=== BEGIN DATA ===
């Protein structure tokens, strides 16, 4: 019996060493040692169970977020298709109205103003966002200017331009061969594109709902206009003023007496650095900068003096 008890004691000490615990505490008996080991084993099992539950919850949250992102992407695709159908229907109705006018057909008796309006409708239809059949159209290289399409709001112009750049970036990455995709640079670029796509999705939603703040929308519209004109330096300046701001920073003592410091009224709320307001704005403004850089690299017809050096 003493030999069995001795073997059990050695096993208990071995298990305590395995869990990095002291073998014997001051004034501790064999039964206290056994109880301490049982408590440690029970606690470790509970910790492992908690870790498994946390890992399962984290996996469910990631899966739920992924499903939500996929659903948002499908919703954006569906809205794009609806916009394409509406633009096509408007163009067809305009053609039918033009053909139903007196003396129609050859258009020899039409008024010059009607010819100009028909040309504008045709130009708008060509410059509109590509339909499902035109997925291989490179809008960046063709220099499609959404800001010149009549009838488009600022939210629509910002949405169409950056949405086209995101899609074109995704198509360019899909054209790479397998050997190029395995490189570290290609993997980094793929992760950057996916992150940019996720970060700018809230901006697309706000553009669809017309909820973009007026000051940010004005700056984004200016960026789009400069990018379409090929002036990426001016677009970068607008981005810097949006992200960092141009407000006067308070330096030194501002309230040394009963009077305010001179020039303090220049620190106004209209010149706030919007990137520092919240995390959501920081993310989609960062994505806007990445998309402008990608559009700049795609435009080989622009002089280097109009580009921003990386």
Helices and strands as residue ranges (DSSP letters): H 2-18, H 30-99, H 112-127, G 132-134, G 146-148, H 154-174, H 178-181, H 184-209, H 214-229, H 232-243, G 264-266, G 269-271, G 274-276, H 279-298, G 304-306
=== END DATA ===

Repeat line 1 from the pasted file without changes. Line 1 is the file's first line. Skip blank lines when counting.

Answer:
């Protein structure tokens, strides 16, 4: 019996060493040692169970977020298709109205103003966002200017331009061969594109709902206009003023007496650095900068003096 008890004691000490615990505490008996080991084993099992539950919850949250992102992407695709159908229907109705006018057909008796309006409708239809059949159209290289399409709001112009750049970036990455995709640079670029796509999705939603703040929308519209004109330096300046701001920073003592410091009224709320307001704005403004850089690299017809050096 003493030999069995001795073997059990050695096993208990071995298990305590395995869990990095002291073998014997001051004034501790064999039964206290056994109880301490049982408590440690029970606690470790509970910790492992908690870790498994946390890992399962984290996996469910990631899966739920992924499903939500996929659903948002499908919703954006569906809205794009609806916009394409509406633009096509408007163009067809305009053609039918033009053909139903007196003396129609050859258009020899039409008024010059009607010819100009028909040309504008045709130009708008060509410059509109590509339909499902035109997925291989490179809008960046063709220099499609959404800001010149009549009838488009600022939210629509910002949405169409950056949405086209995101899609074109995704198509360019899909054209790479397998050997190029395995490189570290290609993997980094793929992760950057996916992150940019996720970060700018809230901006697309706000553009669809017309909820973009007026000051940010004005700056984004200016960026789009400069990018379409090929002036990426001016677009970068607008981005810097949006992200960092141009407000006067308070330096030194501002309230040394009963009077305010001179020039303090220049620190106004209209010149706030919007990137520092919240995390959501920081993310989609960062994505806007990445998309402008990608559009700049795609435009080989622009002089280097109009580009921003990386």